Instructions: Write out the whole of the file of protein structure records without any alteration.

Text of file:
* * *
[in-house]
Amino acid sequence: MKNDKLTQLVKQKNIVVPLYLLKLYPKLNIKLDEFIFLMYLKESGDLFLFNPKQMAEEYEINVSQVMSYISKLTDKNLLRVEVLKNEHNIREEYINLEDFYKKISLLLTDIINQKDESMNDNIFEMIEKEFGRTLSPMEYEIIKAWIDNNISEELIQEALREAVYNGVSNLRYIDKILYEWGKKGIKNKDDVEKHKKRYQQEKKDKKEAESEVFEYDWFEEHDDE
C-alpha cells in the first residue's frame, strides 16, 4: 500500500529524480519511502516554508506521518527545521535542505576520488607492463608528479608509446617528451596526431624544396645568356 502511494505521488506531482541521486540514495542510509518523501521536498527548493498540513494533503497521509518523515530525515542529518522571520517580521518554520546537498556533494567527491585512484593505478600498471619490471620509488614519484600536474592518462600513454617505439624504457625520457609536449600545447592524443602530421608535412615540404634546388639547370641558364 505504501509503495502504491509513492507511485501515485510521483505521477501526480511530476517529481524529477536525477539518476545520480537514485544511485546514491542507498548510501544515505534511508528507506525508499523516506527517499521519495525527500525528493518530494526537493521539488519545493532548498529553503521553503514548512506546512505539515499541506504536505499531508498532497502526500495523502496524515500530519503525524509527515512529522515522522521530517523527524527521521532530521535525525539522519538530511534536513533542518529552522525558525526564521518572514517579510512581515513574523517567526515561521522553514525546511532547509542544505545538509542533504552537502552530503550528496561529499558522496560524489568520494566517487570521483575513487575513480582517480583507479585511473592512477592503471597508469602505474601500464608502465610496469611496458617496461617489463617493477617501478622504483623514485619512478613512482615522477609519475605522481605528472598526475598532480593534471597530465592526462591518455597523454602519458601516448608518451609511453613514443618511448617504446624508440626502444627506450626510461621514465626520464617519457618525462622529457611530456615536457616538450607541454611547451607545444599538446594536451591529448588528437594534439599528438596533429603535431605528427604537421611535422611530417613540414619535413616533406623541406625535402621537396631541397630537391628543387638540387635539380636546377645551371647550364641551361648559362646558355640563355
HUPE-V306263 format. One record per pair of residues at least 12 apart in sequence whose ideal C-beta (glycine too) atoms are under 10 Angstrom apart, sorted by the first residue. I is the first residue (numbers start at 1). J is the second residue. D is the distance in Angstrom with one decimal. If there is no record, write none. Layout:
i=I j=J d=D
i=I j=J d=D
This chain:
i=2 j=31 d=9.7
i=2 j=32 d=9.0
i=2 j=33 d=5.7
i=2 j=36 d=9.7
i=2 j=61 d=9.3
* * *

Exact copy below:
[in-house]
Amino acid sequence: MKNDKLTQLVKQKNIVVPLYLLKLYPKLNIKLDEFIFLMYLKESGDLFLFNPKQMAEEYEINVSQVMSYISKLTDKNLLRVEVLKNEHNIREEYINLEDFYKKISLLLTDIINQKDESMNDNIFEMIEKEFGRTLSPMEYEIIKAWIDNNISEELIQEALREAVYNGVSNLRYIDKILYEWGKKGIKNKDDVEKHKKRYQQEKKDKKEAESEVFEYDWFEEHDDE
C-alpha cells in the first residue's frame, strides 16, 4: 500500500529524480519511502516554508506521518527545521535542505576520488607492463608528479608509446617528451596526431624544396645568356 502511494505521488506531482541521486540514495542510509518523501521536498527548493498540513494533503497521509518523515530525515542529518522571520517580521518554520546537498556533494567527491585512484593505478600498471619490471620509488614519484600536474592518462600513454617505439624504457625520457609536449600545447592524443602530421608535412615540404634546388639547370641558364 505504501509503495502504491509513492507511485501515485510521483505521477501526480511530476517529481524529477536525477539518476545520480537514485544511485546514491542507498548510501544515505534511508528507506525508499523516506527517499521519495525527500525528493518530494526537493521539488519545493532548498529553503521553503514548512506546512505539515499541506504536505499531508498532497502526500495523502496524515500530519503525524509527515512529522515522522521530517523527524527521521532530521535525525539522519538530511534536513533542518529552522525558525526564521518572514517579510512581515513574523517567526515561521522553514525546511532547509542544505545538509542533504552537502552530503550528496561529499558522496560524489568520494566517487570521483575513487575513480582517480583507479585511473592512477592503471597508469602505474601500464608502465610496469611496458617496461617489463617493477617501478622504483623514485619512478613512482615522477609519475605522481605528472598526475598532480593534471597530465592526462591518455597523454602519458601516448608518451609511453613514443618511448617504446624508440626502444627506450626510461621514465626520464617519457618525462622529457611530456615536457616538450607541454611547451607545444599538446594536451591529448588528437594534439599528438596533429603535431605528427604537421611535422611530417613540414619535413616533406623541406625535402621537396631541397630537391628543387638540387635539380636546377645551371647550364641551361648559362646558355640563355
HUPE-V306263 format. One record per pair of residues at least 12 apart in sequence whose ideal C-beta (glycine too) atoms are under 10 Angstrom apart, sorted by the first residue. I is the first residue (numbers start at 1). J is the second residue. D is the distance in Angstrom with one decimal. If there is no record, write none. Layout:
i=I j=J d=D
i=I j=J d=D
This chain:
i=2 j=31 d=9.7
i=2 j=32 d=9.0
i=2 j=33 d=5.7
i=2 j=36 d=9.7
i=2 j=61 d=9.3